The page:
In summary, the comparative analysis of different v‐SNAREs favors a model of sequential v‐SNARE action in rapid Ca2+‐triggered exocytosis, in which the amino terminus regulates v‐SNARE engagement and priming stability of the vesicles, the highly conserved SNARE motif ensures unperturbed initiation of exocytosis and the TMD controls the organelle's fusogenic properties.

Materials and methods

Mutant mice and cell culture

SybII and ceb mutant mice were maintained as heterozygotes by continuous crossbreeding with C57BL/6. ceb ko animals are viable and fertile. Thus, crossbreeding of the v‐SNARE‐deficient mouse strains allowed us to obtain animals that are heterozygous for sybII and homozygous knockouts for ceb. From the offspring of this generation, dko mutants were recovered at the expected Mendelian ratio (1.0:1.82:0.96; 109 animals, 19 preparations). These animals die at birth and exhibit a phenotype that compares well with the sybII ko phenotype (Schoch et al, 2001), having a tucked posture with neither spontaneous movements nor sensorimotor reflexes (Figure 2B). All analyses were performed on littermates at E17.5–18.5 derived from the heterozygote matings. Preparation and culturing of embryonic mouse chromaffin cells was performed as described (Sorensen et al, 2003). Recordings were performed at room temperature on days 1–3 of culture.

Whole‐cell capacitance measurements and caged Ca2+ photolysis

Recordings were performed with patch pipettes and an EPC‐9 amplifier (HEKA, Lambrecht, Germany). The Ringer's solution contained (in mM) 130 NaCl, 4 KCl, 2 CaCl2, 1 MgCl2, 10 HEPES, 48 glucose, pH 7.3 with NaOH. For measuring depolarization‐induced secretion, the pipette solution contained (in mM) 120 Cs‐glutamate, 8 NaCl, 0.18 CaCl2, 0.28 BAPTA, 1 MgCl2, 2 Mg‐ATP, 0.5 Na2GTP, 10 HEPES–CsOH, pH 7.3, 350 nM calculated free [Ca2+]i. Voltage‐dependent Ca2+ currents were isolated by blocking K+ and Na+ currents with TEA‐Cl (20 mM) and TTX (0.5 μM) added to the extracellular solution.

For ratiometric measurements of [Ca2+]i, a mixture of indicator dyes FURA‐2 and Furaptra (Molecular Probes, Eugene, OR) was excited at 340/380 nm with a monochromator (Polychrome IV, TILL Photonics, Planegg, Germany). Whole‐cell recordings with test solutions of defined calcium concentrations were used for in vivo calibration of the ratiometric Ca2+ signals. NP‐EGTA (supplied by G Ellis‐Davies, MCP Hahnemann University, Philadelphia, PA) was photolysed by a flash of ultraviolet light (xenon flash lamp, Rapp OptoElectronics, Hamburg, Germany) focused through a Zeiss objective (× 40, Fluar, 1.3) of an inverted microscope (Axiovert 200, Zeiss, Germany). The monochromator light was used to adjust [Ca2+]i after the flash by photolysing small amounts of NP‐EGTA. The pipette solution for flash experiments contained (in mM) 90 Cs‐aspartate, 10 NaCl, 4.63 CaCl2, 5 NP‐EGTA, 0.2 FURA‐2, 0.3 Furaptra, 2 Mg‐ATP, 0.3 Na2GTP, 40 HEPES, 17.5 d‐glucose, pH 7.3. For Ca2+ infusion of cells (10 μM free Ca2+), the pipette solution contained (in mM) 90 Cs‐aspartate, 10 NaCl, 10 DPTA, 6.8 CaCl2, 0.2 FURA‐2, 0.3 Furaptra, 2 Mg‐ATP, 0.3 Na2GTP, 40 HEPES, 17.5 d‐glucose, pH 7.3. Data were acquired with the Pulse software (HEKA, Lambrecht, Germany) and capacitance measurements were performed according to the Lindau–Neher technique (sine wave stimulus: 1000 Hz, 35 mV peak‐to‐peak amplitude, DC‐holding potential −70 mV). Current signals were digitized at 20 kHz and membrane capacitance was analyzed with customized IgorPro routines (Wavemetrics, Lake Oswego, OR). The flash‐evoked capacitance response was approximated with the following function: f(x)=A0+A1(1−exp(−(t)/τ1))+A2(1−exp(−(t)/τ2))+k(t), where A0 represents the cell capacitance before the flash. The parameters A1, τ1 and A2, τ2 represent the amplitudes and time constants of RRP and SRP, respectively.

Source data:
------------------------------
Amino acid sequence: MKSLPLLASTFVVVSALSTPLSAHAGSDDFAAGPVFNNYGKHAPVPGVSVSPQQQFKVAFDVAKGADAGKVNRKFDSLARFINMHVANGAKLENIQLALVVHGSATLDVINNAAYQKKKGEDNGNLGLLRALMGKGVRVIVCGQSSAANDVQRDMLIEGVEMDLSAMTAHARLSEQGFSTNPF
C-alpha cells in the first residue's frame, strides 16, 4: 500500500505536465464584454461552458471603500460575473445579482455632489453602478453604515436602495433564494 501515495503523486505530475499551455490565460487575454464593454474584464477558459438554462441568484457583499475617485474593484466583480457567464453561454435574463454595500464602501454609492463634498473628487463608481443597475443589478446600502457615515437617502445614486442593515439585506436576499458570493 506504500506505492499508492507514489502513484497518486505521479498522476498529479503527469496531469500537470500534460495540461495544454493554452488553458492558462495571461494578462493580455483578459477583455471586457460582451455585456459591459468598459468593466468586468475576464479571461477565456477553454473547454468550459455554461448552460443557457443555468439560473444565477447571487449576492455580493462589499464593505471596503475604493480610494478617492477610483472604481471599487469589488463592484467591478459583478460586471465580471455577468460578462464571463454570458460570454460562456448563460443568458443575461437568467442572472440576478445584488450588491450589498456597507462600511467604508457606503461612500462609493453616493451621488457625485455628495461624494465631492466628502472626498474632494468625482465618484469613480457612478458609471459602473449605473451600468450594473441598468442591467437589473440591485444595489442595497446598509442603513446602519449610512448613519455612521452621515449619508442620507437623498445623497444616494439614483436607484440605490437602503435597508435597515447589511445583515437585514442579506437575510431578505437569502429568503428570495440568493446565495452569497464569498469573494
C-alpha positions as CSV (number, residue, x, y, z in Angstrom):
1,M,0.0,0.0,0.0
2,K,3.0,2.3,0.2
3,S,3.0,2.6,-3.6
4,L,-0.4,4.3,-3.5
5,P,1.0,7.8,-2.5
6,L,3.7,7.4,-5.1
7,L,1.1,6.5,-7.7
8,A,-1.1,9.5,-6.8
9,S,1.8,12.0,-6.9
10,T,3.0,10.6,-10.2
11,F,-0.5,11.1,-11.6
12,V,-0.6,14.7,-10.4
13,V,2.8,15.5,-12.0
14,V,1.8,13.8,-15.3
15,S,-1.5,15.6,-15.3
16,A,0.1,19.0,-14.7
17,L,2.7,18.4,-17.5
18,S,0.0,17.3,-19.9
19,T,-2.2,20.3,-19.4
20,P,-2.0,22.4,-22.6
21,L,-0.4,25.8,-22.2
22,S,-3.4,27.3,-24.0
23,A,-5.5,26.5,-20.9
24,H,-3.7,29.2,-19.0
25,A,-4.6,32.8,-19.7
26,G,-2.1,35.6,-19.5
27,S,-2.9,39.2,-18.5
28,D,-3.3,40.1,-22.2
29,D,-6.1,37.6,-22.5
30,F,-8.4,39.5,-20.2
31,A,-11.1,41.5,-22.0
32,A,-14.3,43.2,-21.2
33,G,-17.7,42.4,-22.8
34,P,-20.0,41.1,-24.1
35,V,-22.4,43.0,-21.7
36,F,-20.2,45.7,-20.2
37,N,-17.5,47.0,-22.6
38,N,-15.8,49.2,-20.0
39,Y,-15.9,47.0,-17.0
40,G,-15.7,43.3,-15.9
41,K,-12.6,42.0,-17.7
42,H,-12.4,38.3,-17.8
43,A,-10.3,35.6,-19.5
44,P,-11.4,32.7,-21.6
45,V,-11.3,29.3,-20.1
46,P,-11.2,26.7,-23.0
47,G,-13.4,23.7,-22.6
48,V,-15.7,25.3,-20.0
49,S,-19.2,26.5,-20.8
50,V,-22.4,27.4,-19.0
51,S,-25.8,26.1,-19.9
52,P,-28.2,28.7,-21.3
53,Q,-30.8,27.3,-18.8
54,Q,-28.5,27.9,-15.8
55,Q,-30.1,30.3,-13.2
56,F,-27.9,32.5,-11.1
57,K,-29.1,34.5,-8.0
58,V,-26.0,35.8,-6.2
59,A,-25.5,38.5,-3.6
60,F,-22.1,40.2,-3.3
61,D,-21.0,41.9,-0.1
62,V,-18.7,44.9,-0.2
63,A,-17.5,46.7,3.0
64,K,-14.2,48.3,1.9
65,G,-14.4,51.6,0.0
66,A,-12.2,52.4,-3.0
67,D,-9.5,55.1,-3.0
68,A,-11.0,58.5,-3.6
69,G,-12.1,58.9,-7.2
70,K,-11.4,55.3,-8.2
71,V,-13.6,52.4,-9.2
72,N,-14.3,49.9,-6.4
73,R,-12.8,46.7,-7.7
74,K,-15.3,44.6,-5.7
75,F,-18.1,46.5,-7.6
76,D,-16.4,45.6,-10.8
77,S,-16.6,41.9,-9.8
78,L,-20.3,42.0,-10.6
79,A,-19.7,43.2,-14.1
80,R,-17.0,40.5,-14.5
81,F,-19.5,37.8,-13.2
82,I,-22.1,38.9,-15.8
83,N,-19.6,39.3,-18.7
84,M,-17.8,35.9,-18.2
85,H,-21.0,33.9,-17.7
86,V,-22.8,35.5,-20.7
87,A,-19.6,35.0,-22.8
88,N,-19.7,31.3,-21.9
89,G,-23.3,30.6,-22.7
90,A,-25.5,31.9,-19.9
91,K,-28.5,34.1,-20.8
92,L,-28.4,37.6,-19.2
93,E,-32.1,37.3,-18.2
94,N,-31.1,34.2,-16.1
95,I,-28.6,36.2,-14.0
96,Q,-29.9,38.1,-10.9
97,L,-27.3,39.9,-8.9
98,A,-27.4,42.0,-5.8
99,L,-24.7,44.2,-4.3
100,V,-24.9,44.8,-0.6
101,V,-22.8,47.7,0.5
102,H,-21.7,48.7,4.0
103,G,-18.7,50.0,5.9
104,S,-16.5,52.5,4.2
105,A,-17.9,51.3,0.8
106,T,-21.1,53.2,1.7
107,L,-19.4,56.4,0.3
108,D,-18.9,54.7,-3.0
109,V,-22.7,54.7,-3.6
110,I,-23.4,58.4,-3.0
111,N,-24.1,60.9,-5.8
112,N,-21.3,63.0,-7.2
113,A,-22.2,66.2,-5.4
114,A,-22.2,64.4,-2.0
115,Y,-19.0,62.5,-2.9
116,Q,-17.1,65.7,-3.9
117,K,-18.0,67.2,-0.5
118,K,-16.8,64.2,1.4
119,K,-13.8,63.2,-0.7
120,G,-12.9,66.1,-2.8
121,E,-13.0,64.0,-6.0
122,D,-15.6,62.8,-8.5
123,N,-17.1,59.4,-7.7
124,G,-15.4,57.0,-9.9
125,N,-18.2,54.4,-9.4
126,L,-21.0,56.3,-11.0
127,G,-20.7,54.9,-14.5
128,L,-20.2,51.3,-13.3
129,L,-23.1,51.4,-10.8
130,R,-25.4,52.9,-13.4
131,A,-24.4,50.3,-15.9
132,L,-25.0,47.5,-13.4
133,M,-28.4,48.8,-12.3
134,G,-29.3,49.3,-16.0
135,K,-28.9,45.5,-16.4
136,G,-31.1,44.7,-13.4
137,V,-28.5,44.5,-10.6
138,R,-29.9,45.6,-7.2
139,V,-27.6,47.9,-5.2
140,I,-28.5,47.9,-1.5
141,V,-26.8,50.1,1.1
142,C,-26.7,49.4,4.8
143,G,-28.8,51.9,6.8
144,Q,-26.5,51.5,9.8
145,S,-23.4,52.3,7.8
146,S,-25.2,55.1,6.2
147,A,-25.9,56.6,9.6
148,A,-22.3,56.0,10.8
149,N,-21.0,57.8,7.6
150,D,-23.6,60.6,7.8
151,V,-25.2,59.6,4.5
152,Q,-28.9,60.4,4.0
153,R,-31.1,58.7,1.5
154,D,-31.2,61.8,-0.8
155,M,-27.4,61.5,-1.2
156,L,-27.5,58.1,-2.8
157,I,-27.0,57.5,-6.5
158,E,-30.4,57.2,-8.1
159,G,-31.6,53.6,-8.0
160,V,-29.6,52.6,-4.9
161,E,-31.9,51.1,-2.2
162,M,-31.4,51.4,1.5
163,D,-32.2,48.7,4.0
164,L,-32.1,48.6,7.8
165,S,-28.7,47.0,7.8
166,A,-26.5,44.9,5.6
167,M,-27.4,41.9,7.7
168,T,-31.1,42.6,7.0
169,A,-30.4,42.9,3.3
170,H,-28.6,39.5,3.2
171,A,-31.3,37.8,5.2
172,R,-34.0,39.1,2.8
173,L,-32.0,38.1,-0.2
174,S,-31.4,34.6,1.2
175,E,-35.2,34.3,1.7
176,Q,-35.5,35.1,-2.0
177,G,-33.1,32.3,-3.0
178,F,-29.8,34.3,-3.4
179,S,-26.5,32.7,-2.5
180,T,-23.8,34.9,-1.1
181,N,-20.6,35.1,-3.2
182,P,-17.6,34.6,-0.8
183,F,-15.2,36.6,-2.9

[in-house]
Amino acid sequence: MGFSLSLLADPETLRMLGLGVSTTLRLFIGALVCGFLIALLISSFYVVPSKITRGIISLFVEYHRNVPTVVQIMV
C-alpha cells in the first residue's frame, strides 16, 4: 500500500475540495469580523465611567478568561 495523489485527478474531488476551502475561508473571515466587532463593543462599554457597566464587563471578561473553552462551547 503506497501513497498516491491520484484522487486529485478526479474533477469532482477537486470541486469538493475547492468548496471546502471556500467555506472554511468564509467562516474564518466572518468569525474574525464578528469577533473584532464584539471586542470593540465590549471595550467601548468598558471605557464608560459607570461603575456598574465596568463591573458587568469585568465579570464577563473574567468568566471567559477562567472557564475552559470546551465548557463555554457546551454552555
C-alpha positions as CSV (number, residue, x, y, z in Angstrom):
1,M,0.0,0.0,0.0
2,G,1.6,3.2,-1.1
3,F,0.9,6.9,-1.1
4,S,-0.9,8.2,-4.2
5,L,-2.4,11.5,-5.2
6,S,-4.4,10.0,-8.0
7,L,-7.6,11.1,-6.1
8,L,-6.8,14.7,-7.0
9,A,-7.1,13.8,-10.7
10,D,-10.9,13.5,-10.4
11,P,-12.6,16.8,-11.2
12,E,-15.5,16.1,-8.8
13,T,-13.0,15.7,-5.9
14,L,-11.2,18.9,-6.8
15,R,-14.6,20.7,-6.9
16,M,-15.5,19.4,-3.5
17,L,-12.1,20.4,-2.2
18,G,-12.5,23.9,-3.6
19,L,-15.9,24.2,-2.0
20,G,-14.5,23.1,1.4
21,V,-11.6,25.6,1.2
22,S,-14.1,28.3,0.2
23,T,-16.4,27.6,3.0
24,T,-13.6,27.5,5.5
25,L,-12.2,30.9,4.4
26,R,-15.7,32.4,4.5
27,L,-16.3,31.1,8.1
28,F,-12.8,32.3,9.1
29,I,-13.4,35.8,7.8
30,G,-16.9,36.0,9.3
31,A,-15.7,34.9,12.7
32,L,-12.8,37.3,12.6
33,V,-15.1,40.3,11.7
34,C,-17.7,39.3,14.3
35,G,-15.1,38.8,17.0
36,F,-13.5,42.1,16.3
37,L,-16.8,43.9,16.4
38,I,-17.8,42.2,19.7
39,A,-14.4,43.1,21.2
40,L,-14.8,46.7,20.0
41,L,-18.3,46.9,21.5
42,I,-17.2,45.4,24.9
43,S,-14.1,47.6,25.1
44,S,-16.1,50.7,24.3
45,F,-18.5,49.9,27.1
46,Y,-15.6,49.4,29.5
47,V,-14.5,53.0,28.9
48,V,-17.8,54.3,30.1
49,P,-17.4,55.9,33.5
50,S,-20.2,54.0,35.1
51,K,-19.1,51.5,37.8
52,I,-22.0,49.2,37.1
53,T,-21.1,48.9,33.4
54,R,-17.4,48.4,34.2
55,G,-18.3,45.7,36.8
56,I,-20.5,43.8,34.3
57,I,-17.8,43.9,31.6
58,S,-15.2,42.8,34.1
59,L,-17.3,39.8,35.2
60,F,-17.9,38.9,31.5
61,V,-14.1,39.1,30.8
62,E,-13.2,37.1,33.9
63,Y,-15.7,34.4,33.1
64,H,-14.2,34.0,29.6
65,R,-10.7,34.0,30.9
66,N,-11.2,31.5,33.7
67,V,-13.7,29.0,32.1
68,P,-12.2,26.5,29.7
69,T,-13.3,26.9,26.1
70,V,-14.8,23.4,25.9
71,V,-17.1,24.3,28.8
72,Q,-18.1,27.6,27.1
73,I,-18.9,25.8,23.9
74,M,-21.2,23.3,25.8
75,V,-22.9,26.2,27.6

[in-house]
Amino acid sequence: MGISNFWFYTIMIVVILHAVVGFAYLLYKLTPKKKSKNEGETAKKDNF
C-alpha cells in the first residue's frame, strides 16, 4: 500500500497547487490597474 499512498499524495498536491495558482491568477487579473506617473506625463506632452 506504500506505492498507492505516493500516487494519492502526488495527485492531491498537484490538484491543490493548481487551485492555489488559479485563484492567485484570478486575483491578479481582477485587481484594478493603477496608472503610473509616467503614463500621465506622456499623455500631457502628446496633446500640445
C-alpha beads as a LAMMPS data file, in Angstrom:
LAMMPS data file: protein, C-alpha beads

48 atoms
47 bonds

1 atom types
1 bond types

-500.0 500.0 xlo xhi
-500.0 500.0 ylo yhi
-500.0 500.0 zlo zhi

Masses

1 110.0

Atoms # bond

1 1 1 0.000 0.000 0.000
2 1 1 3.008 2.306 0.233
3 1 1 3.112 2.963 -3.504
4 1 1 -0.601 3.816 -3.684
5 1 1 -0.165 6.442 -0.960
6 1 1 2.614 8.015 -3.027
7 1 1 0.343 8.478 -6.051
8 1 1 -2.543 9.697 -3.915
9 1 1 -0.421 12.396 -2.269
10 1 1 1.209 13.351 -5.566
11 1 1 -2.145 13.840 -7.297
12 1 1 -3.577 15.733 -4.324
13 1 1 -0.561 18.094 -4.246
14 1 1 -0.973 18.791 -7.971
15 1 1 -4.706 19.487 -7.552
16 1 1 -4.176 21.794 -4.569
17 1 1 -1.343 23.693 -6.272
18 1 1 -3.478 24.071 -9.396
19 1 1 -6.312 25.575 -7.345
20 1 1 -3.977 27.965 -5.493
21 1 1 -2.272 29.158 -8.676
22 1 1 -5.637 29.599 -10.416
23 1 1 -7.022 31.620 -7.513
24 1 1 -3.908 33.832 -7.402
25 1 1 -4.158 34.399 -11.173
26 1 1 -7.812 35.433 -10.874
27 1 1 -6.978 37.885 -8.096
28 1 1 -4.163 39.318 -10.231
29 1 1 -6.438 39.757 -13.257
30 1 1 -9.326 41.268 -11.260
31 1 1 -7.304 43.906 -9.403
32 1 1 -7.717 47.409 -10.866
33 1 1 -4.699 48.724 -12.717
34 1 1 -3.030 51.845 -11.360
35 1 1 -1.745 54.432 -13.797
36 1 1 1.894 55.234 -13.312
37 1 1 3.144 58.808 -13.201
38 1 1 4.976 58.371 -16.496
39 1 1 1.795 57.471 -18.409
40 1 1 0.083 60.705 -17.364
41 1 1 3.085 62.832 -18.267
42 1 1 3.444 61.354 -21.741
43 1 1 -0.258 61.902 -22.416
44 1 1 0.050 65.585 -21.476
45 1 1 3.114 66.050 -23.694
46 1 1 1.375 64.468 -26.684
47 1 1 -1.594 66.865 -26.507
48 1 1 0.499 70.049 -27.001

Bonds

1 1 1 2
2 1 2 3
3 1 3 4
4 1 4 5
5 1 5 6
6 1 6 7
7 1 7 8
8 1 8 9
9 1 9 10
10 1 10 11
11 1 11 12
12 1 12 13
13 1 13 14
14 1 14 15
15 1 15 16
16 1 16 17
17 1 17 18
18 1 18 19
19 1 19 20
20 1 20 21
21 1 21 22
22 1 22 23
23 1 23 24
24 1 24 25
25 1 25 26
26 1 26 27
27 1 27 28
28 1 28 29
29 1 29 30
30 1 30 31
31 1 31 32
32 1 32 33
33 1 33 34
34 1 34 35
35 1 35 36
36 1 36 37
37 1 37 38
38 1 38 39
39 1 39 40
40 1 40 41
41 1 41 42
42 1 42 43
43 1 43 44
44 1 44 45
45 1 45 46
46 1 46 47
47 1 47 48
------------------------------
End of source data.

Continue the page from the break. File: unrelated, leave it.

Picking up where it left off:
Amperometry